Overflow errors seem to have returned to us in QuickBooks 2016 versions. Last week, Insightful Accountant published, with Shannon Tucker’s permission, a blog article he had written (for his own blog) on various problems he has encountered with QuickBooks files upgraded to 2016. One of the issues my firm has been seeing a lot lately, in corrupted 2016 QuickBooks files, involves *overflow* errors, which were not listed in Shannon’s article.
When your QuickBooks file contains one or more overflow errors, the program will display a warning box at the end of Verify, like the one shown below, when these errors are present. Both the warning, and Intuit’s technical support document, elude to the fact that such errors are associated with “balances within your Chart of Accounts.” One thing I can tell you is that errors of this type will NOT be repaired using the QuickBooks Rebuild utility.
QB Overflow Error Warning
I can say, from experience. that we rarely receive files where the overflow errors are associated with the Chart of Accounts, typically they are associated with either the price or cost fields of items in the Item List. On the rare occasion when we do see overflow errors in the Chart of Accounts it is fairly easy to track the culprit. In many instances, Chart of Account overflow errors result from a combination of a ‘miscosted item’ coupled with a high unit-of-measure ratio (having a multiplier effect) and a quantity (typically purchased rather than sold) that is typically some increment of the same UOM multiplier.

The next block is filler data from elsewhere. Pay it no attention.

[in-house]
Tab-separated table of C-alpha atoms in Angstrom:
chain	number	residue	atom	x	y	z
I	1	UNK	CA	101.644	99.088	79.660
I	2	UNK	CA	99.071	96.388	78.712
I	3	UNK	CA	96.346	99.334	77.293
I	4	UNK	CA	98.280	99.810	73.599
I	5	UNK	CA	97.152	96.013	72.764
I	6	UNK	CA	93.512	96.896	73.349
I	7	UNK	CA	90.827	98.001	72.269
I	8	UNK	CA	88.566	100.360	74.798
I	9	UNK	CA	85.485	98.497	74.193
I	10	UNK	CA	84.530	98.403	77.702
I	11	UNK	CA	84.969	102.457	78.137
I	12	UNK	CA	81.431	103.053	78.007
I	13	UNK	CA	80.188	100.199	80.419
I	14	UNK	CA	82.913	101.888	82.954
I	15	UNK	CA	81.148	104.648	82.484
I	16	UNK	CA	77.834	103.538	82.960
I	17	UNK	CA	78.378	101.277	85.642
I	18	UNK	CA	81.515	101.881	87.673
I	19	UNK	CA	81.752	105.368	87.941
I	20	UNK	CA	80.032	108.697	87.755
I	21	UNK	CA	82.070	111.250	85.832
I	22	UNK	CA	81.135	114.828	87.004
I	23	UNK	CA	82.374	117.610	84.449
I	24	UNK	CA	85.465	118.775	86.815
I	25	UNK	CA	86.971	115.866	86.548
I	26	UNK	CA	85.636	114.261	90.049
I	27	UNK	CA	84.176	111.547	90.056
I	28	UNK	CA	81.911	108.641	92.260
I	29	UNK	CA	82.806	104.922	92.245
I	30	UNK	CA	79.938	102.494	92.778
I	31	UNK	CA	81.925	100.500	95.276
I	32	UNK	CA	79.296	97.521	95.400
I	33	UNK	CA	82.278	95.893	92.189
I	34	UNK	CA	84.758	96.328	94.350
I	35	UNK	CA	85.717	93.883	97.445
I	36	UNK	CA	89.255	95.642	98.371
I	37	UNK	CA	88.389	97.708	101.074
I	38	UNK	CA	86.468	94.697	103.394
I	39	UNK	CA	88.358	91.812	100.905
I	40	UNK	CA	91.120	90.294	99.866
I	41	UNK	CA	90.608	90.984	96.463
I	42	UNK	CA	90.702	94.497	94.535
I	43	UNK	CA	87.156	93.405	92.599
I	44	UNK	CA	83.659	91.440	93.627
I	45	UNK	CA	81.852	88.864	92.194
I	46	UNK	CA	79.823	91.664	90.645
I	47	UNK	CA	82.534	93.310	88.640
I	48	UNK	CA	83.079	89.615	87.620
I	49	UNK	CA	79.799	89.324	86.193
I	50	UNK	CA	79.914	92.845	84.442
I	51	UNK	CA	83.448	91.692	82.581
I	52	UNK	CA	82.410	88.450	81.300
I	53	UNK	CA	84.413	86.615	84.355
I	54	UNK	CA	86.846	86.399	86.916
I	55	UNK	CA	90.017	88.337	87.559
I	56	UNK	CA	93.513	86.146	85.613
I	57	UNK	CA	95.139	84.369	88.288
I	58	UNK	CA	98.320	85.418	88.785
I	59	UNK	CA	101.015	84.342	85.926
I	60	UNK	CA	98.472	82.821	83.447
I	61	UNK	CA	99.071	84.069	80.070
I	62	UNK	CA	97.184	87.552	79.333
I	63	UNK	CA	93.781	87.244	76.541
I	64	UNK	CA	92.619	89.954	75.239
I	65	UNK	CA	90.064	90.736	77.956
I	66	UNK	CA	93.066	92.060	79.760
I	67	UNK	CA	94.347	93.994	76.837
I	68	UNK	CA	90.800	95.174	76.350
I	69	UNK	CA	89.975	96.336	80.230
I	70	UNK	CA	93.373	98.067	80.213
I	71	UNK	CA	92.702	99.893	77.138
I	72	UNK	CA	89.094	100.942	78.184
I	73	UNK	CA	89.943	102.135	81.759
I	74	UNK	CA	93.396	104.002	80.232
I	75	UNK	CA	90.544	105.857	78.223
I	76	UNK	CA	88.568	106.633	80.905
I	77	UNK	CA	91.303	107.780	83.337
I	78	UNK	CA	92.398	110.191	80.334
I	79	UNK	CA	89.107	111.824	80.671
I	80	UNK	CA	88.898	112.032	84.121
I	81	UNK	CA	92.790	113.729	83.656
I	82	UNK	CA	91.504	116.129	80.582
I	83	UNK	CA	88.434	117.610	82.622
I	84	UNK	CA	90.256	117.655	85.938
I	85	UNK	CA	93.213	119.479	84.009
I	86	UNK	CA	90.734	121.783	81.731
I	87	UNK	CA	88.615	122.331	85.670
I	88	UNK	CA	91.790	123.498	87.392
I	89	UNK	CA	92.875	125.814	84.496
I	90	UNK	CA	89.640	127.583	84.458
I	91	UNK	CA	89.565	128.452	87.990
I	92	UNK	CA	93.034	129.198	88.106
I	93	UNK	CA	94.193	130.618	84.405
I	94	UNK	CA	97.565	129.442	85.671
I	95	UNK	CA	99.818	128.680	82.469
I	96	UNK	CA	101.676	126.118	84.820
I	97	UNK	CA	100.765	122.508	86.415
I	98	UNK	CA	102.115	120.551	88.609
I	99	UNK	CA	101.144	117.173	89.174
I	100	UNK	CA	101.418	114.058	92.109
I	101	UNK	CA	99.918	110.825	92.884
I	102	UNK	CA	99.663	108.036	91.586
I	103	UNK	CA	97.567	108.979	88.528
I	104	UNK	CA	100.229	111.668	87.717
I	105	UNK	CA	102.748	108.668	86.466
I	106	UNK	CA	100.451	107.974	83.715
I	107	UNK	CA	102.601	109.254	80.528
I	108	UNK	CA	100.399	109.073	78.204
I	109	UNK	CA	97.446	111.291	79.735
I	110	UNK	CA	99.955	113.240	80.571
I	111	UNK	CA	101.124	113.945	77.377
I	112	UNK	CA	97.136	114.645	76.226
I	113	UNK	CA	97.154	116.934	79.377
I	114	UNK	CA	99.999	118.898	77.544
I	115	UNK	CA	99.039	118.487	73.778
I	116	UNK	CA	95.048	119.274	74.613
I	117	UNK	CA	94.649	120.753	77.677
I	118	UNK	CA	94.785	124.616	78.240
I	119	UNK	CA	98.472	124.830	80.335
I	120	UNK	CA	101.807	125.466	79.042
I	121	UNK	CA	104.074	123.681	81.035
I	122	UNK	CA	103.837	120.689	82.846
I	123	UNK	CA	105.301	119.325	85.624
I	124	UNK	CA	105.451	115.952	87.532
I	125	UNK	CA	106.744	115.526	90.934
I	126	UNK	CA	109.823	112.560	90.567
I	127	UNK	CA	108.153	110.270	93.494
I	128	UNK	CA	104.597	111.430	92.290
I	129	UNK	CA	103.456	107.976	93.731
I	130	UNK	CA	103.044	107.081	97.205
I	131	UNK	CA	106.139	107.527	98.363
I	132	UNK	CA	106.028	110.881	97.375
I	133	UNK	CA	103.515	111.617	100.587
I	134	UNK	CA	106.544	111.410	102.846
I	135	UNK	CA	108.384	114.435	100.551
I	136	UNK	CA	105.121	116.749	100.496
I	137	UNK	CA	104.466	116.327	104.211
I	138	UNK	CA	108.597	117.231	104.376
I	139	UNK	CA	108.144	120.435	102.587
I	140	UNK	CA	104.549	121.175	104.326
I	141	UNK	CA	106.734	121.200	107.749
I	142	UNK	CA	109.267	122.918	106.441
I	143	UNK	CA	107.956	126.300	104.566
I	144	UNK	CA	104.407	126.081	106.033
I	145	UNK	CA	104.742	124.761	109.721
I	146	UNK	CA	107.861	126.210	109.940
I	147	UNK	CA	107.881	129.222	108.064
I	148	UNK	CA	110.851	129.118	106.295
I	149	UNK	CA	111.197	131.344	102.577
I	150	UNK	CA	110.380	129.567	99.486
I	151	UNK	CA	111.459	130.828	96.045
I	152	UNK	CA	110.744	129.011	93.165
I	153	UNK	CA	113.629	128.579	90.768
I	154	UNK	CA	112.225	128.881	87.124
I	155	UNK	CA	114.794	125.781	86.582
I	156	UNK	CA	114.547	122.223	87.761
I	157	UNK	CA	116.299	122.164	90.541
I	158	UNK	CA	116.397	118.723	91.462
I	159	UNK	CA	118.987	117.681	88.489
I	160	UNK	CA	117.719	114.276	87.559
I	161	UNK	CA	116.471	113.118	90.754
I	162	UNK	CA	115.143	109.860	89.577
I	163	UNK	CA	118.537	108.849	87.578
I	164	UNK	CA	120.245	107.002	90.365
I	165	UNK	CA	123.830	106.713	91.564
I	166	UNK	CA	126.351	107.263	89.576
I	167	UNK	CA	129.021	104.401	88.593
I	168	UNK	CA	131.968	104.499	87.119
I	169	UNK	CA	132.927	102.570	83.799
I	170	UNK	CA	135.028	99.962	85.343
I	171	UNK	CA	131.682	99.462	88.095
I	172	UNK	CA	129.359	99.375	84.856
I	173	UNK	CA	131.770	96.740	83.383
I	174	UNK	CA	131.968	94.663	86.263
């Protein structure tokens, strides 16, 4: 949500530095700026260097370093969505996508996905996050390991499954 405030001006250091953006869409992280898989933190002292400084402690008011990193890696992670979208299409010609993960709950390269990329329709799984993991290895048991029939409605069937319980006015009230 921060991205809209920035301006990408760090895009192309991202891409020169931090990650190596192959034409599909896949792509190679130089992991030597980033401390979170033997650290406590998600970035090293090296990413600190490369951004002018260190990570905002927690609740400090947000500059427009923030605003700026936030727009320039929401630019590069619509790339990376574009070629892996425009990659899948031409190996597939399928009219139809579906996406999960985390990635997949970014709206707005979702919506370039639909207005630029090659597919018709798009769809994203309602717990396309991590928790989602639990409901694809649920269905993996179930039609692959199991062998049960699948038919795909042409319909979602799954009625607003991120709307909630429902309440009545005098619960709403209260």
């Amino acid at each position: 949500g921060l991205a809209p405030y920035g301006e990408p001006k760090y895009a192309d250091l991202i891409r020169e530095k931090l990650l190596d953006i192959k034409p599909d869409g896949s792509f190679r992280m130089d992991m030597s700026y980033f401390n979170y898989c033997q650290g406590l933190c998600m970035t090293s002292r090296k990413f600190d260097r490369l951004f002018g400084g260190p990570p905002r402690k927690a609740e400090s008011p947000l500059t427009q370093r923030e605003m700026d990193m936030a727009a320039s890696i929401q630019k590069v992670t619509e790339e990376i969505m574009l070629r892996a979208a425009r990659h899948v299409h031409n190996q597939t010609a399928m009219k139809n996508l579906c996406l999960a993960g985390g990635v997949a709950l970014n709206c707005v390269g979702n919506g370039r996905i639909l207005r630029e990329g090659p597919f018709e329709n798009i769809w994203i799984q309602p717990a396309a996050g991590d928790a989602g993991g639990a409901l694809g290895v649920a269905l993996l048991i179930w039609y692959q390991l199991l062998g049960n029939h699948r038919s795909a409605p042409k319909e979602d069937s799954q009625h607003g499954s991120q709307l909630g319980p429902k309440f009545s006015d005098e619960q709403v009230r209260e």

Let’s take a moment here to digress from our most recent overflow issues to look at how a Chart of Account *overflow* error situation might occur. In this scenario a QuickBooks user is purchasing 10,000 of Item XYZ which has a unit of measure where 1 purchased represents 10,000 actually available. As an example, let’s take a situation where 5” (in diameter) stainless steel wire rope is purchased as a roll containing 10,000 linear feet. Instead of buying one roll, the user makes the mistake of entering 10,000 (intending it to be feet, but actually it was rolls of 10,000 feet each.). It also happens that the item has been improperly costed because they made a similar mistake when setting-up the cost of the item by recording the price as a per linear foot cost instead of ‘costing the roll’ as a whole at $11,000. When the purchase transaction is made, the multiplication of these factors yields the overflow Inventory Asset.
My point, in going through this Chart of Accounts scenario for an *overflow* error, is to illustrate that it takes not only an almost ridiculous combination errors, even in a few different transactions, to create the overflow value that triggers the QuickBooks warning. Because the causative transaction(s) will have such a high total cost associated with the item’s purchase, that they “should stand out like a hole in the head”; you really shouldn’t have problems finding such overflow causing transactions at all. But if you do, newer versions of QuickBooks have a very sophisticated ‘Search’ feature under the Edit menu; where you can search transactions (typically purchase type transactions) for the word *overflow*. Of course you might have trouble with this search approach if the company sells overflow and blow-out preventers.